Buckshot Dot Takes On A Serious Note


While local cowboy poet Dee Strickland Johnson sings lighthearted fare about "Old Spice Girls" and boots that were made for ridin' instead of walkin,' she has also produced a body of historic work that is increasingly getting noticed.

Johnson, whose stage name is Buckshot Dot, will perform at the Phoenix Art Museum at noon and 7 p.m. Thursday in a one-person show called "A Woman of the West." A retired history teacher who taught for a period at Payson High School, Johnson welcomes the critical acclaim.

"I taught American history, and I'm very much interested in Arizona history," Johnson said. "The focus of my writing right now is Arizona history."

One poem she wrote earlier this year depicts an incident that happened in Tombstone in January, 1882 four months after the fight at the O.K. Corral. In it, she recounts the visit of Rev. Endicott Peabody to the raucous Bird Cage Saloon on a Saturday night.

After inviting the sundry sinners to church the following morning, Peabody takes up a collection right there on the gambling hall floor...

"Frank Leslie tossed a nugget on the table,

Then Ringo threw two $50s on the board.

The pile was quickly mounting,

Why, it seemed no one was counting

That night tough Tombstone gambled for the Lord."

At the end of the poem, some seven footnotes fill in historic details and help place the poem in context. Johnny Ringo, she tells readers for example, was one of a cattle rustling gang that called themselves "the cowboys."

Johnson, who says she prefers to be known for her historic work, doesn't slight northern Arizona, where she has lived for much of her life.

In a poem called "Rim of the Mogollon," she describes what must have been going through the minds of Native Americans as the first white men arrived in their land...

"Did they watch as lumbering wagons approach?

Think their way of life eroding?

As they pondered their plight and decided to fight,

Did they sense a dark foreboding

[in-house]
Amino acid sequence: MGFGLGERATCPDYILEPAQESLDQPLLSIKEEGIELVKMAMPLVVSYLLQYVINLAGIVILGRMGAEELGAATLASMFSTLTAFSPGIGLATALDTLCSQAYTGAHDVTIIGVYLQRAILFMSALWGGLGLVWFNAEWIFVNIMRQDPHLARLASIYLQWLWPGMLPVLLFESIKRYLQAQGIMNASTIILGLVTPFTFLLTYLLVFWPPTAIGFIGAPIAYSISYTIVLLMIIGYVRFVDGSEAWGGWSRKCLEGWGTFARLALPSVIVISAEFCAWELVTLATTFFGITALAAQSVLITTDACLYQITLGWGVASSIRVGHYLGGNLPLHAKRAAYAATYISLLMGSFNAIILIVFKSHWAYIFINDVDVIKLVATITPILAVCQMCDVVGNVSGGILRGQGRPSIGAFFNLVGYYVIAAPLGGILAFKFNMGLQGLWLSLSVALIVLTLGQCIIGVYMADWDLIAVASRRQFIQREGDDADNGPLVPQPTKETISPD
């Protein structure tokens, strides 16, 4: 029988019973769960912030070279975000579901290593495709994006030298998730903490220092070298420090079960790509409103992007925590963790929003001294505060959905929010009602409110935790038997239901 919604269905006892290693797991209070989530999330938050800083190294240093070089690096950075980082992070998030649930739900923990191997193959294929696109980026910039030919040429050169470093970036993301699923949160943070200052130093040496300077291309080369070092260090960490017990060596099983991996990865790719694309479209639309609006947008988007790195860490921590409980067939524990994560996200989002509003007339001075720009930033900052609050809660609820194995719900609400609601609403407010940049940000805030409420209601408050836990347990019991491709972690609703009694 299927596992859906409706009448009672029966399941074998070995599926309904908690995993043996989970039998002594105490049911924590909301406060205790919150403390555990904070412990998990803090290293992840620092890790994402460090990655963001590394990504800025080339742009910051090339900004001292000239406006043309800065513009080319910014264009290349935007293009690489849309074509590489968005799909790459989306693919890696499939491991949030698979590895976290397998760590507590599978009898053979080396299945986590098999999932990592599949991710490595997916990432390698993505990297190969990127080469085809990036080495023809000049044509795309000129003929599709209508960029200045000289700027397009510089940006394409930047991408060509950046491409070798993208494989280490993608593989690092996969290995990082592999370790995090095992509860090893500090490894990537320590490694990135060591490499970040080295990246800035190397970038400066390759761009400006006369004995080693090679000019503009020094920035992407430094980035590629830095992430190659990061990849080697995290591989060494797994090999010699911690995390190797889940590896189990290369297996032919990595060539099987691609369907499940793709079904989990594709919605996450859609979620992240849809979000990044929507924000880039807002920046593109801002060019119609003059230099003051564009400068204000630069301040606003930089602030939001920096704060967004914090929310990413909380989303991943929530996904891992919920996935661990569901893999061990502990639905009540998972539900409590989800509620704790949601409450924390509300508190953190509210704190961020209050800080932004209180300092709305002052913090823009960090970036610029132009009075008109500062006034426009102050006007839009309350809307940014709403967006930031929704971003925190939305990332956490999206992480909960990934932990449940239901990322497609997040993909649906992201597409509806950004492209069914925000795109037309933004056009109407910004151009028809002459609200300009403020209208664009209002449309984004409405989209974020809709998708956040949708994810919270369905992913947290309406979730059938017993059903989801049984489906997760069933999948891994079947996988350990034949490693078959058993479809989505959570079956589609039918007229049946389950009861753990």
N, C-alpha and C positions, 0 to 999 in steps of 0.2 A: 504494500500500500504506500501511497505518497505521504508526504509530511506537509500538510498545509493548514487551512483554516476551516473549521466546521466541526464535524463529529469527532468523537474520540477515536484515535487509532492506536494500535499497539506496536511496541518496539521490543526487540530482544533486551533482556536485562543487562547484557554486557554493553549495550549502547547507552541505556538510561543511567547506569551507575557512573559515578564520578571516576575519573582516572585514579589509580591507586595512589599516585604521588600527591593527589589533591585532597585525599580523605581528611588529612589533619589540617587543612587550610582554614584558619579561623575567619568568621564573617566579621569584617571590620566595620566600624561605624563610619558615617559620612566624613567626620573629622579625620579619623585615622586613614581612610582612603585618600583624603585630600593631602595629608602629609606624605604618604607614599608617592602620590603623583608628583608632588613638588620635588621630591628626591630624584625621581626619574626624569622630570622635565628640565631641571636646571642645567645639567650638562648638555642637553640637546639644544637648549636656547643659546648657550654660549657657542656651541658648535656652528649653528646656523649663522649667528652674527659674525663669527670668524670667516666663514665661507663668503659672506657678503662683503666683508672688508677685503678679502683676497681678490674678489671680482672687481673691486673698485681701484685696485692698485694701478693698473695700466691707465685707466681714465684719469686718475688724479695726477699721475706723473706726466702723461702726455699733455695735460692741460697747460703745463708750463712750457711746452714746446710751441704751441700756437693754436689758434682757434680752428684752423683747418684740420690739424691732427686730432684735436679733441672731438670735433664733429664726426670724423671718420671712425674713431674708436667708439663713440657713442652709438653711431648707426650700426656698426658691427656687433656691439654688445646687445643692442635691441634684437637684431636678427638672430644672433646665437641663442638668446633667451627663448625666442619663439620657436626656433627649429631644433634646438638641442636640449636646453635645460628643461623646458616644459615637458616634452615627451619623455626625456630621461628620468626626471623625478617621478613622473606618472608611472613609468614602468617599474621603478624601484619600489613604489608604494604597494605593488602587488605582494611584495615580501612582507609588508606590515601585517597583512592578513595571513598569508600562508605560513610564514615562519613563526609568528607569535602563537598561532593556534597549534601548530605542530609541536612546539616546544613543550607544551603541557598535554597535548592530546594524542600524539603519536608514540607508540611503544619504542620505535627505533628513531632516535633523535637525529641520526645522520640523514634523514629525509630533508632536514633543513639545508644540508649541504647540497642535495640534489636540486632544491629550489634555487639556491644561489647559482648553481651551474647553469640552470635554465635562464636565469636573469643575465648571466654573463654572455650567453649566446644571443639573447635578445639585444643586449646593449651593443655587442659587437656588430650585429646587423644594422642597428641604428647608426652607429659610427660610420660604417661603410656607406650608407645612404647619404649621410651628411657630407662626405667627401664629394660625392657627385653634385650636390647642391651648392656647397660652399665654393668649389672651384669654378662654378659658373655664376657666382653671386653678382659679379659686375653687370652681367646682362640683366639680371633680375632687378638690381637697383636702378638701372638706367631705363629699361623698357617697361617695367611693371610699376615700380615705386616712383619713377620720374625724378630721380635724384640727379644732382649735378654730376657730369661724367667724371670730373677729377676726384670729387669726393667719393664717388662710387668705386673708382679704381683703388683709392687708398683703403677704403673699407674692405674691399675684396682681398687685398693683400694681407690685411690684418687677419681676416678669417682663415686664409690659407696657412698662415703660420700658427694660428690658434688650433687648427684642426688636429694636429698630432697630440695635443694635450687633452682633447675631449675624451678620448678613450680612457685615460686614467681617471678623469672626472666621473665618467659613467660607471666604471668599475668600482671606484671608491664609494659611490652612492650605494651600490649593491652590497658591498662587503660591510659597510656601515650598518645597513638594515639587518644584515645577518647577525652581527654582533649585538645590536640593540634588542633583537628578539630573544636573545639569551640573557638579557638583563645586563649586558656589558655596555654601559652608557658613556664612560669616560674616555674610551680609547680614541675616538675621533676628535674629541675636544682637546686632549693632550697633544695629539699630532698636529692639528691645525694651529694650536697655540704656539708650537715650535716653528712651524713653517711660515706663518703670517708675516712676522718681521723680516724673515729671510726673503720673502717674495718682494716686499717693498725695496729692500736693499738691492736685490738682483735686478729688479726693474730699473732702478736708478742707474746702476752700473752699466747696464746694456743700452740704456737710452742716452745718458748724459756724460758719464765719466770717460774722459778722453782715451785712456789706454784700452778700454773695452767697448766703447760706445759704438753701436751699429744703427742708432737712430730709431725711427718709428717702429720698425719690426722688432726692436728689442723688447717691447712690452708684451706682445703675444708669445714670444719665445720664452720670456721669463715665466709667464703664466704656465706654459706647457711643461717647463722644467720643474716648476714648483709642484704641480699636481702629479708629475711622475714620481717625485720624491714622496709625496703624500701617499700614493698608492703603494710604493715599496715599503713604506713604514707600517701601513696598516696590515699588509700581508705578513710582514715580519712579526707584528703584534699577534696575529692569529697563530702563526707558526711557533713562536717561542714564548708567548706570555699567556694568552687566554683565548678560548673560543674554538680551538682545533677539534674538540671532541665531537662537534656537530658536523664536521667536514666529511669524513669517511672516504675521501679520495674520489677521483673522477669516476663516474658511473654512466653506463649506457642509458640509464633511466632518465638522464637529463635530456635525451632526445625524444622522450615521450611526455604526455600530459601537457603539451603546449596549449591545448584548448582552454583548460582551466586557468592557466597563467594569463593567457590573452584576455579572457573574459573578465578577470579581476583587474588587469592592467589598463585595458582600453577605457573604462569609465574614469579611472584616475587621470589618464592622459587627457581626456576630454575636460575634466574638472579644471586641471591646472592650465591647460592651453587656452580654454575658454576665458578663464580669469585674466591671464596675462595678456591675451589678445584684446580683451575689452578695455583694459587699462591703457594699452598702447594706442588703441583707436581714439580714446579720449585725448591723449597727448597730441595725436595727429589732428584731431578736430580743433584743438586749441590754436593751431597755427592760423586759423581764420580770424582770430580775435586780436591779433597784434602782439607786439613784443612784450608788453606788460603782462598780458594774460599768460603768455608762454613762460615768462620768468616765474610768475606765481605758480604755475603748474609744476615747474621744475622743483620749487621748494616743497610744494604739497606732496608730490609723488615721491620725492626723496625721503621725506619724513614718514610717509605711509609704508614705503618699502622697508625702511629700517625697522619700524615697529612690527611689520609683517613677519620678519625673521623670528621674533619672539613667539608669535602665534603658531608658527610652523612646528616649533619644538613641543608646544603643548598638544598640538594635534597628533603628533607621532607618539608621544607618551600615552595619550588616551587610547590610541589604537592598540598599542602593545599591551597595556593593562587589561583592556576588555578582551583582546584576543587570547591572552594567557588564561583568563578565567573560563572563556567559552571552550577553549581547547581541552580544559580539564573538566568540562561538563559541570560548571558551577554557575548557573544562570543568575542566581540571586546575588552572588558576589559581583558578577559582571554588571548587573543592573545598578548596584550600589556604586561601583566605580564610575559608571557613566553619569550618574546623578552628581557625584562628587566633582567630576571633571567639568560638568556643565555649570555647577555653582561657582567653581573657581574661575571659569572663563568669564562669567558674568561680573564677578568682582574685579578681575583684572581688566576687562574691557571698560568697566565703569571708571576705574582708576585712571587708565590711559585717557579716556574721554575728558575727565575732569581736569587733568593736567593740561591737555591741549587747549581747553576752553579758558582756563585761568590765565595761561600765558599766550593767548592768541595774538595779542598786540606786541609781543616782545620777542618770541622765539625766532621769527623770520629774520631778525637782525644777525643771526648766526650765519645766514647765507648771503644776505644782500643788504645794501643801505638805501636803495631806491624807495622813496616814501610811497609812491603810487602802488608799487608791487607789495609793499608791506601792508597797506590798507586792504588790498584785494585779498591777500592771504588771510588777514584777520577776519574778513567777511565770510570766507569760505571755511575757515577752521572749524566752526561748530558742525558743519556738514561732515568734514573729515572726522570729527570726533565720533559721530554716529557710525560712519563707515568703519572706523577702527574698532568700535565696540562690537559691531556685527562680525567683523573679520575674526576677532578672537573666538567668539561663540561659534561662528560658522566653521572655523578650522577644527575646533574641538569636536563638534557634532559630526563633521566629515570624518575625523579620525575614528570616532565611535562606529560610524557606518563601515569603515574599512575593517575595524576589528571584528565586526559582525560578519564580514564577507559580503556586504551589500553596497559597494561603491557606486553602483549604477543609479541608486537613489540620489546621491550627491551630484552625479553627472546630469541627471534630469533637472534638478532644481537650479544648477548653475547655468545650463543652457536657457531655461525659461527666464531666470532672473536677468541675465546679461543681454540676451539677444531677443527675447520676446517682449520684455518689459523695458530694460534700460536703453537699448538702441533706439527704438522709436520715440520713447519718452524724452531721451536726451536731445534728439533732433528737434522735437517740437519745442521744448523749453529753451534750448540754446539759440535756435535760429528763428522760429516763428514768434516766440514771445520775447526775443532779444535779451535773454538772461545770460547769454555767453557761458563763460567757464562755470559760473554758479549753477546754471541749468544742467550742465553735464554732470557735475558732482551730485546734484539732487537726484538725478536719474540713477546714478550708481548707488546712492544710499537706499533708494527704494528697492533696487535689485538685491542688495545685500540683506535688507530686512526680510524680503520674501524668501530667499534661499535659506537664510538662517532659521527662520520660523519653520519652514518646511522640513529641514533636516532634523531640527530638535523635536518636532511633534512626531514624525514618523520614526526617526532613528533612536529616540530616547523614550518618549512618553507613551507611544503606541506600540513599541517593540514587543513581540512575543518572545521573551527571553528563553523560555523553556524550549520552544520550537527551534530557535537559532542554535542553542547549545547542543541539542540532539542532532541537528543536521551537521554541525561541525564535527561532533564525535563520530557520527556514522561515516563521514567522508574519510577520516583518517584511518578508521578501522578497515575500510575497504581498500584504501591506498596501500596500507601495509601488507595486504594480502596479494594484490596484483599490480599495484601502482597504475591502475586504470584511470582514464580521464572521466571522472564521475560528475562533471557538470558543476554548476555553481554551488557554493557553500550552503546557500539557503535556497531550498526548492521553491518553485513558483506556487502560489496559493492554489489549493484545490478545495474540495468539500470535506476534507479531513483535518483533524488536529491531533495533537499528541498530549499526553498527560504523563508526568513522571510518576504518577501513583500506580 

As the pale faced people, sturdy and strong,

Eased their wagons down over the rim?

The dark ones recoiled, felt their land despoiled,

And pondered a future grim."

But Johnson says historical poems can still stretch the truth a bit.

"They're factual as far as history can be considered historical," she said. "But as we all know, everybody is always changing history. I take little liberties to fill in the details of a true story, like I'll say somebody said this or that. We really don't know exactly what he said."

Always the entertainer, Johnson also tries to approach her historical work from a lighthearted, even humorous perspective. A poem called "The Rhyming Robber" is a good example.

It tells the factual tale of a bandit who worked the Holbrook area nicknamed Red the Rooster a Robin Hood-type character who left a rhyme at the scene of his crimes as a calling card. Before he was finally apprehended, The St. John's Herald printed a verse it received from Red...

"I am the prince of the Aztec!

I'm perfection at robbing a store.

I've a stake left me by Wells Fargo;

Before long I'll have even more."

Johnson's performances Thursday at the Phoenix Art Museum, at 1625 N. Central Ave., are open to the public and free. She'll be appearing in conjunction with the Cowboy Artists of America Exhibition which runs through Nov. 18, Jan Kruleck-Belin, museum education director, said.

"Dee first performed here last year, and she was great. We're very excited to have her back," Kruleck-Belin said.

Other upcoming venues at which Johnson's historical side will be featured include The Storyteller's Tellabration on Nov. 17 in Pine, the Barry Goldwater Lecture Series Feb. 27 at the Kerr Cultural Center in the Scottsdale Borgata, and a March 3 performance at the Scottsdale Center for the Arts.

Johnson finds her growing recognition in the Valley ironic. After spending winters there for many years, she and husband John just this year sold their downtown Phoenix condominium and moved to the Rim country full time. She is also careful to keep her new found respect among the Valley's cultured in perspective.

"When you play museums, it means they're starting to see you as an old relic," she said.

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